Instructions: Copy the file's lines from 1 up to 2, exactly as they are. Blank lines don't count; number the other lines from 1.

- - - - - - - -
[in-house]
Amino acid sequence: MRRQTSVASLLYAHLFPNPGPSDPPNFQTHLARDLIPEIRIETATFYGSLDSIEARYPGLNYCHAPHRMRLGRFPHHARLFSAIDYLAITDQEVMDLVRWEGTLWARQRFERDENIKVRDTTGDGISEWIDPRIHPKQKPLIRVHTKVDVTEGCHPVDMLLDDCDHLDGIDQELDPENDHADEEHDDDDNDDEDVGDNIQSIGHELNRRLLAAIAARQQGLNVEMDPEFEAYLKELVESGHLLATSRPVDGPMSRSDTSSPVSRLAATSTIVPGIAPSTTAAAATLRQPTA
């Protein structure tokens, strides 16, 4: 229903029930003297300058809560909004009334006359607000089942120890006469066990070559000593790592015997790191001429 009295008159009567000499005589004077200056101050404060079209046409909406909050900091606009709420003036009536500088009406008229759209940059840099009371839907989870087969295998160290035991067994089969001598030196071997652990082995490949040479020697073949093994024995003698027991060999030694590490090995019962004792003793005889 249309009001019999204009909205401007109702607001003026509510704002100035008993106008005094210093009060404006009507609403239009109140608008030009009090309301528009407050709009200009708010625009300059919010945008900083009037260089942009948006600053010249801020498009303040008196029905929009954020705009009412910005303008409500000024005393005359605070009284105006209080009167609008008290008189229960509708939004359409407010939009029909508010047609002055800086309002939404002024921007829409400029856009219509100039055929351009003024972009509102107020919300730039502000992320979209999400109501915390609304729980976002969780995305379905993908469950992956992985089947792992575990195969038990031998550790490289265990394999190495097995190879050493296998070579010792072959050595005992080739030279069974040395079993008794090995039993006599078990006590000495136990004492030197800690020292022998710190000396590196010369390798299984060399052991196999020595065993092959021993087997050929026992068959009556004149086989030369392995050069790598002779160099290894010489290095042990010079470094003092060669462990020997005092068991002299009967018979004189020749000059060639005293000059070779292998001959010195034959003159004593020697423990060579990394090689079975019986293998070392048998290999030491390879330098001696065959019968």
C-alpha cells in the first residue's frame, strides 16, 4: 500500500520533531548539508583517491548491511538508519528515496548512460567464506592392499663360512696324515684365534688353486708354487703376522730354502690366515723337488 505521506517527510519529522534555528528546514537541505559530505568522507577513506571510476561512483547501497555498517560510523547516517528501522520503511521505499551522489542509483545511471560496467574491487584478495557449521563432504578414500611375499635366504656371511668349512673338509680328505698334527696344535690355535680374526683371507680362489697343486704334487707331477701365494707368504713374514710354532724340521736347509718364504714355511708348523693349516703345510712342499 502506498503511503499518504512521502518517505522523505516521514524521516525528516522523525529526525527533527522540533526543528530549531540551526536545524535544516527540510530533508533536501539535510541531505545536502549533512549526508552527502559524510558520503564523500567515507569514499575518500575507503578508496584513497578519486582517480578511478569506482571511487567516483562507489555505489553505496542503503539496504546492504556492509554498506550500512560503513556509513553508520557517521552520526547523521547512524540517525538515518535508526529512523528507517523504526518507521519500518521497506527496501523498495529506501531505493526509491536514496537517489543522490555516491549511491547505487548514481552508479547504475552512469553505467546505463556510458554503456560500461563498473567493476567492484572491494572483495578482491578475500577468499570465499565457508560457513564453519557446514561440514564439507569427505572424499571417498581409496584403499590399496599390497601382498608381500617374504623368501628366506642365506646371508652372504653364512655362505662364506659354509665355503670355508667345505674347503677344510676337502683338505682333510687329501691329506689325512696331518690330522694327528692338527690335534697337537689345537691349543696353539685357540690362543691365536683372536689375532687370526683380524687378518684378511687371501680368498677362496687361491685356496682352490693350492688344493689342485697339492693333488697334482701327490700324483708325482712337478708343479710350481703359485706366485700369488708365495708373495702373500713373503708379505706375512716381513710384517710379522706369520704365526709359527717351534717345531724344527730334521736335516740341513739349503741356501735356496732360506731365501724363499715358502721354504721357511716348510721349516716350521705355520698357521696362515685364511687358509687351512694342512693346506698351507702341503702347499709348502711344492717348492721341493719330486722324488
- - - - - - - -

[in-house]
Amino acid sequence: MRRQTSVASLLYAHLFPNPGPSDPPNFQTHLARDLIPEIRIETATFYGSLDSIEARYPGLNYCHAPHRMRLGRFPHHARLFSAIDYLAITDQEVMDLVRWEGTLWARQRFERDENIKVRDTTGDGISEWIDPRIHPKQKPLIRVHTKVDVTEGCHPVDMLLDDCDHLDGIDQELDPENDHADEEHDDDDNDDEDVGDNIQSIGHELNRRLLAAIAARQQGLNVEMDPEFEAYLKELVESGHLLATSRPVDGPMSRSDTSSPVSRLAATSTIVPGIAPSTTAAAATLRQPTA